Wednesday, July 28, 2010

Grow Your Own Drugs

After yesterday's I-hate-crafting meltdown, I spent the evening focusing on something I really enjoy: gardening. I'm new at gardening too but it does not try to thwart me as crafting projects do. I plant, I water, I pull weeds, I kill bugs, I eat well. It really is that easy. 

It's almost time to plant our winter garden. Here in the valley, seeds should be in the ground no later than the 15th of September. At least that's what the local garden expert on NPR said. I believe him. I guess it's only fair. We harvest pretty much year round except these few sweltering summer months. While people are enjoying fresh summer tomatoes we are pulling their withered corpses off the vines and tossing them into the compost pile. We don't have a traditional "harvest time" at the end of the summer. We have "pull-up-the- plants-that-the-sun-killed-and-plant-for-winter time."

We sat down and plotted out the beds. Along with the usual suspects I want to plant potatoes which we haven't tried yet and luffah gourds, which you can dry and use as sponges. And, I would like to use one of the smaller beds to plant a medicinal herb garden.

Just like the vegetable garden, picking what to grow in my medicinal garden was the hardest part. I decided to make a list of my families most common ailments and then match those ailments with the proper herbal remedies. For my family, we are most commonly afflicted with:

Urinary Tract Infections
Cuts and Scrapes

I picked herbs that would be effective in treating the above ailments, as well as by how familiar I am with them. No use in growing some obscure plant that I'm afraid to use. I also picked plants that I just plain like because they are pretty and they smell good. These so-called "decorative" herbs I hope to use in homemade beauty treatments; lotions, soaps and the like. The list was long but space is limited. Here's what made the final cut:

Calendula-used for antiseptic and healing properties

German Chamomile-tummy soother and baby calmer

Echinacea-immune booster, good for fighting off colds

Lemon Balm-smells good, tastes good

Peppermint-settles stomach and I love it!

Spearmint-same as above

Feverfew-chewing a few leaves can relieve a headache

Goldenseal-good for urinary tract infections by keeping bacteria from adhering to bladder walls

Meadowsweet-helps with diarrhea, indigestion and heartburn

Garlic-multitude of uses but I'd like to experiment with it for ear infections

Lavender-it's my favorite!

The seeds have been ordered and soon I'll be growing my own drugs. I've been researching home herbalist courses that I can take correspondence style since my job as a stay at home Mommy prevents me from attending classes full time. If after completing the correspondence course I feel the need to dive deeper into study, I'll look into a more formal training program. For now I'm just excited that I will be able to care for my family on a whole new level.  Instead of running to the drugstore or the doctor's office for every little thing, I'll be able to walk into my backyard and find something that will help them feel better. There is a great sense of peace in knowing I hold the power to heal. I can't wait to see my seedlings sprout!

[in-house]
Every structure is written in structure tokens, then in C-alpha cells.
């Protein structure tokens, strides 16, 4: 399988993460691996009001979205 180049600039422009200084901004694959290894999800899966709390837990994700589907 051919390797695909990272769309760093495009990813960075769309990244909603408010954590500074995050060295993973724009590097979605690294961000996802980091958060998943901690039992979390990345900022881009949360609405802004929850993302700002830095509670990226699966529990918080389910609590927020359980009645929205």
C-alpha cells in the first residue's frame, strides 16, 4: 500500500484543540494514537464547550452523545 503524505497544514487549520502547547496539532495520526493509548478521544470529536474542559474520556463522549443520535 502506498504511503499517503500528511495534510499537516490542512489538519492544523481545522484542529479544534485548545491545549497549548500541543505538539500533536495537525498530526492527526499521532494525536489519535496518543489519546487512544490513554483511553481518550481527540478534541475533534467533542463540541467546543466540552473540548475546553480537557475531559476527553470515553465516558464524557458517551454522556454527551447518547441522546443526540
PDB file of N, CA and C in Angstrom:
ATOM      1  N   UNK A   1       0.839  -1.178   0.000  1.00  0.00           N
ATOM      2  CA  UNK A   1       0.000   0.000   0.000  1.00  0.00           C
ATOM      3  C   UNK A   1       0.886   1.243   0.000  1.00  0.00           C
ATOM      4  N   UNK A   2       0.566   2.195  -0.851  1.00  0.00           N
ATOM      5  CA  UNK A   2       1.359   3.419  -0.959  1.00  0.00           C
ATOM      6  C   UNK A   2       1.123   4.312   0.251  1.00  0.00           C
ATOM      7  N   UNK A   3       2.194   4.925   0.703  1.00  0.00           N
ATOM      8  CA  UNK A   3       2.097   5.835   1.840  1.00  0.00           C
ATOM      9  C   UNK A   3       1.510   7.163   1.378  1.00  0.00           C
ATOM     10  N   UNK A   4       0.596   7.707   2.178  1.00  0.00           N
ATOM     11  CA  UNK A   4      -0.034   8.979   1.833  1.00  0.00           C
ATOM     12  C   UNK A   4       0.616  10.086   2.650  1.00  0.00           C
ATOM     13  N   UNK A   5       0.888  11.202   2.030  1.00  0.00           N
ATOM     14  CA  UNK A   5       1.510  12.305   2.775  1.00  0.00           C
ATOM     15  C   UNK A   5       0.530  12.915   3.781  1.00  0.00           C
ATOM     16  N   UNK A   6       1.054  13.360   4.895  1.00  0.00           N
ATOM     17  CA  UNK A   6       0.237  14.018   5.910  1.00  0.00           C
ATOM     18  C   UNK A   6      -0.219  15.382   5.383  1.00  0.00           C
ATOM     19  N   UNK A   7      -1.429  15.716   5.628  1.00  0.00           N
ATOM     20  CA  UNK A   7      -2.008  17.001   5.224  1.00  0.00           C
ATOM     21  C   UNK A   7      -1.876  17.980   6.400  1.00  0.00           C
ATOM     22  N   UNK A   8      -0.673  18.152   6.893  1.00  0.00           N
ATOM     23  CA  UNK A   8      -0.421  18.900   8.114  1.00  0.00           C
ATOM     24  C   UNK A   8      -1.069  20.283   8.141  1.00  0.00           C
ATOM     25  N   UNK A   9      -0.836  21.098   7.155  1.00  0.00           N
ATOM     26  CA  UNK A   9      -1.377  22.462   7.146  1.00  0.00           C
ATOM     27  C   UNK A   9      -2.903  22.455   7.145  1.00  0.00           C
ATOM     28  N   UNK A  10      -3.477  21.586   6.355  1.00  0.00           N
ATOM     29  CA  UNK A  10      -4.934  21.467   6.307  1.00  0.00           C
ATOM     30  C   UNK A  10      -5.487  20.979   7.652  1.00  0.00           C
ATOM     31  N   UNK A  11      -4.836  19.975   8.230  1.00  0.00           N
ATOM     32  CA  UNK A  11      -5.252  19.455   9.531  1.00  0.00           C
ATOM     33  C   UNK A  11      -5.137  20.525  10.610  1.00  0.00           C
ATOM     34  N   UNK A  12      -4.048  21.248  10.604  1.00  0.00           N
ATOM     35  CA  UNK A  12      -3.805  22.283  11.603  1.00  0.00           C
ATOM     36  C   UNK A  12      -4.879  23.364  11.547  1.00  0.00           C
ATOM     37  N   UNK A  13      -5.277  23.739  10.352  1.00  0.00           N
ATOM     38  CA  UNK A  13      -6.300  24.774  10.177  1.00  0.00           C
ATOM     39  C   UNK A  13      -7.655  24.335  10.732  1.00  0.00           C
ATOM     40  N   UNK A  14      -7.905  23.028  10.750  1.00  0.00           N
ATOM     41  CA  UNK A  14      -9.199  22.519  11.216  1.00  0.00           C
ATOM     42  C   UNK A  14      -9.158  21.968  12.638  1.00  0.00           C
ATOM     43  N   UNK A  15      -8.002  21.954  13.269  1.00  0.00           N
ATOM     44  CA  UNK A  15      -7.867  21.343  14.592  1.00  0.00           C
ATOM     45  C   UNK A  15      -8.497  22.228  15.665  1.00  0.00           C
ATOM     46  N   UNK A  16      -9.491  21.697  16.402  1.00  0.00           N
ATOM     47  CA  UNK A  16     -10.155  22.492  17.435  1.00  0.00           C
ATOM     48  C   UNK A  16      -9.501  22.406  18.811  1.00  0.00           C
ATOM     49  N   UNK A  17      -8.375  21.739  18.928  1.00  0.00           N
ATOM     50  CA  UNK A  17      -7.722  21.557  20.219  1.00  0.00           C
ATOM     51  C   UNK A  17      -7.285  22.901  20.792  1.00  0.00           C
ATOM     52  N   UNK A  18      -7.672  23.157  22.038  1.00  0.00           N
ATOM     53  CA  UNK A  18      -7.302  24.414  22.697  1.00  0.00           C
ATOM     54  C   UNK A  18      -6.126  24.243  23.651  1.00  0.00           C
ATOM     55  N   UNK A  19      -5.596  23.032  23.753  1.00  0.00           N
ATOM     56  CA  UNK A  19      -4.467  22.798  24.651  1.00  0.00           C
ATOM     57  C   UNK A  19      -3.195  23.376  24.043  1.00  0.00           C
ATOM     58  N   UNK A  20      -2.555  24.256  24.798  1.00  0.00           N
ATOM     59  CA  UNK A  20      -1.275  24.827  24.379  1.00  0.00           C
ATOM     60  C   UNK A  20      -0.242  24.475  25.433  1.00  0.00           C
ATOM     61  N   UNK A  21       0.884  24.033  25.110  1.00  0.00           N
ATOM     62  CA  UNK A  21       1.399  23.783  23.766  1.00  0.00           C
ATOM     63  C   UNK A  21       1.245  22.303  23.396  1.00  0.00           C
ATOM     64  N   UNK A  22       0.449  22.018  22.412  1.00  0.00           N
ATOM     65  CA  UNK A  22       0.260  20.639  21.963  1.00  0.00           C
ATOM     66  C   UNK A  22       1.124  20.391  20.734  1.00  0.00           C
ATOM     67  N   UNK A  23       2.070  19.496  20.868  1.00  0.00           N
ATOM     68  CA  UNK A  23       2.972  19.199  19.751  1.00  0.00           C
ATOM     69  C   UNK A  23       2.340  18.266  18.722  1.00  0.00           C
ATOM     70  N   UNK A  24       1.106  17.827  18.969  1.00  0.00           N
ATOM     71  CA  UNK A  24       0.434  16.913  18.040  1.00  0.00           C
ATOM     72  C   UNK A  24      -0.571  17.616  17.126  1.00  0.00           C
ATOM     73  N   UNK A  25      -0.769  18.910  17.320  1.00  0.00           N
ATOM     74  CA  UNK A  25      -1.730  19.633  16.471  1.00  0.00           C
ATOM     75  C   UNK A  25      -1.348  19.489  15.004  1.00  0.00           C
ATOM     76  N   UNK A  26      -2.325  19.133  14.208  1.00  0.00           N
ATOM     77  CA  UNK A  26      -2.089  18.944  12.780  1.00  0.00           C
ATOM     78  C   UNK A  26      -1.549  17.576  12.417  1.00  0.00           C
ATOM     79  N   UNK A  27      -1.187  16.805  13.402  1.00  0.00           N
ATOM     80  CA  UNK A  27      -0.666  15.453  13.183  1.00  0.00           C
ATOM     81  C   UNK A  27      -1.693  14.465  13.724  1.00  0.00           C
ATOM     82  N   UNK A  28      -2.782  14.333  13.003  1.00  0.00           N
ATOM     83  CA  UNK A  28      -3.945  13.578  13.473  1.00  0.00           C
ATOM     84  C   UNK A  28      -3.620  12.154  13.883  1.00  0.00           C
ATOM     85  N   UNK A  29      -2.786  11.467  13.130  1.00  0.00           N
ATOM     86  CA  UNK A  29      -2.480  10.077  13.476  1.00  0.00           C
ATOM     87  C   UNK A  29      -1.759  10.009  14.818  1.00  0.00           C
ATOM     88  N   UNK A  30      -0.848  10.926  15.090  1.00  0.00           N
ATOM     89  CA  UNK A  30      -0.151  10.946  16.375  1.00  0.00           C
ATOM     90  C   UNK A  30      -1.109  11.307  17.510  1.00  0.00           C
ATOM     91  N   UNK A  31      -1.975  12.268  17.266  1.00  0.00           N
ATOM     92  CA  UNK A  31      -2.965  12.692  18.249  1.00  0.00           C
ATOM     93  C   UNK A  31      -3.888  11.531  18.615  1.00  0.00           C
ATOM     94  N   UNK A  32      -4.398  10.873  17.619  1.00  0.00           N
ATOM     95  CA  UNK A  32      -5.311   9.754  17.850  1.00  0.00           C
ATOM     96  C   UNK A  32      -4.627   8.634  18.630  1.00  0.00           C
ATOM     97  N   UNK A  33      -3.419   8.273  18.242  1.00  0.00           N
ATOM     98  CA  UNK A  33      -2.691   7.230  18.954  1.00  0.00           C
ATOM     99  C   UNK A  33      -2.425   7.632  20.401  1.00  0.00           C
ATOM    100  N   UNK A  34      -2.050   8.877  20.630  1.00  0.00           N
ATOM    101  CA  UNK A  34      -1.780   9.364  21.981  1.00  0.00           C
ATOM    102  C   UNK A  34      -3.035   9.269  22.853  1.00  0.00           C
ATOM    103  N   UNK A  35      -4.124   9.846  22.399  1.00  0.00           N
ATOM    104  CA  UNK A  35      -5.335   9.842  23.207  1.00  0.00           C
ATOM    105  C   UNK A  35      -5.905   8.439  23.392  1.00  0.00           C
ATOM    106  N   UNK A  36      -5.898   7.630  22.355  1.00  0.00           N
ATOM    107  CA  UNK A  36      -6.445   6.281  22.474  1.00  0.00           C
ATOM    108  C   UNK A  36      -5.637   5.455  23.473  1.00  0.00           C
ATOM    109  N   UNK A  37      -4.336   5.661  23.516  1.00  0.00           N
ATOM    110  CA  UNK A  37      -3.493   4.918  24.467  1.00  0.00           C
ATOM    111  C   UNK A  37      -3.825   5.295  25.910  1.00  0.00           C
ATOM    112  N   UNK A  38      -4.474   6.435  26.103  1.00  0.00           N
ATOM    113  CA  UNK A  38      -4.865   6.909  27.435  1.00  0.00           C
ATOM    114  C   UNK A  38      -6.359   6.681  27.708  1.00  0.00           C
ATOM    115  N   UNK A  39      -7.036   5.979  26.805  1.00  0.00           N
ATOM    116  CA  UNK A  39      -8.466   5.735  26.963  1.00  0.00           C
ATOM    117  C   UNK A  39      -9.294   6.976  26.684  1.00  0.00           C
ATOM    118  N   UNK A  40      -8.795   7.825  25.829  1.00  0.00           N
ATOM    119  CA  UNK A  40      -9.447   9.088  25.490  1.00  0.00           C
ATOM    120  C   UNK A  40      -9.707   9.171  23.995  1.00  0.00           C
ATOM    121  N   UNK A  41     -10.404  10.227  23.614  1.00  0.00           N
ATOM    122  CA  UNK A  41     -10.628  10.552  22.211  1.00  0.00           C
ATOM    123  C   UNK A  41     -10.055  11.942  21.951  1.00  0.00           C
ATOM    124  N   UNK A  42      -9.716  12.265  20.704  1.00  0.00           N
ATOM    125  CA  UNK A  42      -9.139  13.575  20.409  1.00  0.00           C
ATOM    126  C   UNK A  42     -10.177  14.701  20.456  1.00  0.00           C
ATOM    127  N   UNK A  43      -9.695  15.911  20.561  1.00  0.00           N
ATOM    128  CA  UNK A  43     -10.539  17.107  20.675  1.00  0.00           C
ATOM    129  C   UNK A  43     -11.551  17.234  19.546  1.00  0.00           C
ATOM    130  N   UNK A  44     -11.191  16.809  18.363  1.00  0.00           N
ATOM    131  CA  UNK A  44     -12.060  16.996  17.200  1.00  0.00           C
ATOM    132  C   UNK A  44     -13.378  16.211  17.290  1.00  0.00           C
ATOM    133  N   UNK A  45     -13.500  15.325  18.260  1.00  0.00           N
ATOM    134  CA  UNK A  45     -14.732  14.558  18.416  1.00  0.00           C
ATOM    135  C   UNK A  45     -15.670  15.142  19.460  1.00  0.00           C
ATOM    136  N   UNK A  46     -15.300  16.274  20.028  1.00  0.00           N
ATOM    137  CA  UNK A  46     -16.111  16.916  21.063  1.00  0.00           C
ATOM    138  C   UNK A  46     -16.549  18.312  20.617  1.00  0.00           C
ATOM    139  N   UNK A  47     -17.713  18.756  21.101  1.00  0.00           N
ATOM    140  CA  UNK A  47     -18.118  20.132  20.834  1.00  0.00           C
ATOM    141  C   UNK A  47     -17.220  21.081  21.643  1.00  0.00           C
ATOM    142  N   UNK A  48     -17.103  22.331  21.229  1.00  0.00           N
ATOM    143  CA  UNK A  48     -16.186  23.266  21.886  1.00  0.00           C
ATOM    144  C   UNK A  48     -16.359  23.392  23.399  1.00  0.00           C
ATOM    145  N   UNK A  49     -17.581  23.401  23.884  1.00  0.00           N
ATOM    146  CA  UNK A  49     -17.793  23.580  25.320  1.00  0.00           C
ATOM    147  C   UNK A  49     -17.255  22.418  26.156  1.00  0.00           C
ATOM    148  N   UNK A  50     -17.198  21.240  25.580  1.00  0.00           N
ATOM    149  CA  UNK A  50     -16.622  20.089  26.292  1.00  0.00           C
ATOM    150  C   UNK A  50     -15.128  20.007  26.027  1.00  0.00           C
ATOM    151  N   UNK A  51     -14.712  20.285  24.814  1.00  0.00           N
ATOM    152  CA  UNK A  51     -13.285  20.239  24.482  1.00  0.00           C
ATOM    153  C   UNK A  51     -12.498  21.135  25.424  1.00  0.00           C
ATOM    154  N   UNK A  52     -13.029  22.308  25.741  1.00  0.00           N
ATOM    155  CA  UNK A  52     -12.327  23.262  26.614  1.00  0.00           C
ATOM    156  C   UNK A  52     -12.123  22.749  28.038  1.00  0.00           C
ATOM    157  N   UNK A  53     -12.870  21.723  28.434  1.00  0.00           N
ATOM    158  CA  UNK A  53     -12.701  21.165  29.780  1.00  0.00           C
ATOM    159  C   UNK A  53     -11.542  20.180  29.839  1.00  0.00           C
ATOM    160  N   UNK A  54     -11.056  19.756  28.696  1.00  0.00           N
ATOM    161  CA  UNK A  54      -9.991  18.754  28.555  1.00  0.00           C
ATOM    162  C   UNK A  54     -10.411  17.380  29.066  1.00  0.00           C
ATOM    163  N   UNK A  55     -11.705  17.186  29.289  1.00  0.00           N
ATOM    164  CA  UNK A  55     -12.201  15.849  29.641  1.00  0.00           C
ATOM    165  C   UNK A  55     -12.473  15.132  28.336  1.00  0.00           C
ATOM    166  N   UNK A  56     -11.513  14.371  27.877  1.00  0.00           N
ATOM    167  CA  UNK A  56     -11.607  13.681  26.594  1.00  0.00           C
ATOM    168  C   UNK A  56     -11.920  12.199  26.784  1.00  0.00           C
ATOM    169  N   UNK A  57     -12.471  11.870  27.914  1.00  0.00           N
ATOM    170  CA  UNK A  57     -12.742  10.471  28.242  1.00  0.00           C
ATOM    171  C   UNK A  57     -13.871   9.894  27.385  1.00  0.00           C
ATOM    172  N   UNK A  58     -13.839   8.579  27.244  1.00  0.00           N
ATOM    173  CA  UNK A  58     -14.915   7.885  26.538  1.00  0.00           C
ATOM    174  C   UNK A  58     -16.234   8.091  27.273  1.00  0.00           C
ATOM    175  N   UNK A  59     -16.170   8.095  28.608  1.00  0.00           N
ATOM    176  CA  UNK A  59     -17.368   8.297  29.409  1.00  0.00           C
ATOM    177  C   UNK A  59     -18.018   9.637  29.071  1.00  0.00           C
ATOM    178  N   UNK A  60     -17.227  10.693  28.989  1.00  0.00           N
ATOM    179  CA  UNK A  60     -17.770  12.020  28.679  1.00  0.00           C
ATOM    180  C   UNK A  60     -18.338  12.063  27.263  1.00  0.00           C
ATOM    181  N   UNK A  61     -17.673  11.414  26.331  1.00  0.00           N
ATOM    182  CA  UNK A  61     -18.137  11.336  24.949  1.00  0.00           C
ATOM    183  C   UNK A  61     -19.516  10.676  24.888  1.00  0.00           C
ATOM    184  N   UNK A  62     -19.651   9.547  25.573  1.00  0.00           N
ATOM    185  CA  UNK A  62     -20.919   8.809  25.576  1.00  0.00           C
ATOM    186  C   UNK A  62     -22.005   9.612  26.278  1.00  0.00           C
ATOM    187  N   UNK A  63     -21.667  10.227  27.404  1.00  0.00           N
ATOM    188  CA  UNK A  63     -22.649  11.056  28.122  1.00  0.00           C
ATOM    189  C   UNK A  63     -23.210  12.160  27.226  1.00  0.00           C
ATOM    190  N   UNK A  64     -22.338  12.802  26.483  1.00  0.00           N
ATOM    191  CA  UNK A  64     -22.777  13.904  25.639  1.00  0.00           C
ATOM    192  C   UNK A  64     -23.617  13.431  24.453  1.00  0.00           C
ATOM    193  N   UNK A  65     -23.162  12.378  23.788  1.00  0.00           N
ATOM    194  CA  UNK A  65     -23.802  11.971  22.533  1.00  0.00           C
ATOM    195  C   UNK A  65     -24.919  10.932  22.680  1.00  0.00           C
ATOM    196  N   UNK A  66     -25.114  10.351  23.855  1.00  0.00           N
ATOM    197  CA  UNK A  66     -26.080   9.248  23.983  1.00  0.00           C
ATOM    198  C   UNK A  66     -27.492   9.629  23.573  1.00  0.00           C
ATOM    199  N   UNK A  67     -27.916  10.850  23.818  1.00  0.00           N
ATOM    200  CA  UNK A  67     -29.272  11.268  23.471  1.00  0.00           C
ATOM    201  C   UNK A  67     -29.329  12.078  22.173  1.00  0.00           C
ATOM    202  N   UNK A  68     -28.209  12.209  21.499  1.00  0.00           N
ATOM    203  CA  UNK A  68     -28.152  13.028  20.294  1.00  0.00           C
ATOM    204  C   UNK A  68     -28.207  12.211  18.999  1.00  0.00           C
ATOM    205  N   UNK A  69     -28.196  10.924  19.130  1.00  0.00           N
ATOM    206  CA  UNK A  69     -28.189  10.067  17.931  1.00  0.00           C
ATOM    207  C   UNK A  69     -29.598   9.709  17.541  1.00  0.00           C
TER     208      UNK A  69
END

1. Ok, this is really exciting. I love that when facing frustrations with one thing, you turned to another. "There is a great sense of peace in knowing that I hold the power to heal" is a great line. You do...we all do, but we've FORGOTTEN that truth. Thanks for this...I may have to plant some mint!

  2. Also...there is a book called "A Language Older than Words" which when I think about'd really love. About our earth, our animals and the reasons why we need to save the disappearing bees. Derrik Jensen is the author, I think.

  3. Fantastic post!
    I am a big fan of herbs, growing, gathering, using.
    I grow echinacea (for tinctures), calendula and comfrey (for salves), red clover (for syrup) and lemon balm, mint for tea and lavender just for on-the-spot aromatherapy.
    Good luck to you!

  4. I inherited a HUGE herb garden with mature herbs...and I do nothing with them! I can attest to the wonders of garlic oil for earaches. Must pay attention to what's growing there (and find out what some of them are!) least I could make some teas! I'd add comfrey to the list, if you're so did wonders for me when I had a blocked gland in my "nether regions" after giving birth...great for making a healing "tea" in which to soak a healing perineum after birth...also has lots of other purposes...check into it!
    Thanks for you nice comment on my blog today! I think you're pretty too!

  5. Mullein, too! It's a great expectorant. Boil the dried leaves and breathe in the steam. It's amazing how it clears your sinuses and makes you feel soothed. :) Your garden just might have to get a little bit bigger! haha! Check out - they have great healing stuff that you could get some ideas from...

  6. Hi Stephanie

    I also recently came across the concept of growing my own drugs after watching a BBC TV programme featuring James Wong. I got so excited that I ordered two of his books online - I have just received them - they are brilliant. Can't wait to start planting. :-)

    He gives a lot of names of plants which one can grow and details what they are good for.

    Great minds think alike :-)